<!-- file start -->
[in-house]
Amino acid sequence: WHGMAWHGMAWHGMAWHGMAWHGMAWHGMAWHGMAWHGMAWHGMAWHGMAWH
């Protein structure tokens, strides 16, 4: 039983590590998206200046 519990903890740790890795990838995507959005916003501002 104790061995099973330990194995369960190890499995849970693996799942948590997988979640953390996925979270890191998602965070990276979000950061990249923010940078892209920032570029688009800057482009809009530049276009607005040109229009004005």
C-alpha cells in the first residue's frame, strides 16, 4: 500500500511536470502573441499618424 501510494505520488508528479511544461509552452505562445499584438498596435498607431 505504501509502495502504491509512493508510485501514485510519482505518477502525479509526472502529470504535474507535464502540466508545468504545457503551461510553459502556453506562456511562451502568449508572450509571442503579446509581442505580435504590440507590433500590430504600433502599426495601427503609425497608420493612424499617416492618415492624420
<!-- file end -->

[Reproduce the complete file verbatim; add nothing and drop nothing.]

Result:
[in-house]
Amino acid sequence: WHGMAWHGMAWHGMAWHGMAWHGMAWHGMAWHGMAWHGMAWHGMAWHGMAWH
């Protein structure tokens, strides 16, 4: 039983590590998206200046 519990903890740790890795990838995507959005916003501002 104790061995099973330990194995369960190890499995849970693996799942948590997988979640953390996925979270890191998602965070990276979000950061990249923010940078892209920032570029688009800057482009809009530049276009607005040109229009004005």
C-alpha cells in the first residue's frame, strides 16, 4: 500500500511536470502573441499618424 501510494505520488508528479511544461509552452505562445499584438498596435498607431 505504501509502495502504491509512493508510485501514485510519482505518477502525479509526472502529470504535474507535464502540466508545468504545457503551461510553459502556453506562456511562451502568449508572450509571442503579446509581442505580435504590440507590433500590430504600433502599426495601427503609425497608420493612424499617416492618415492624420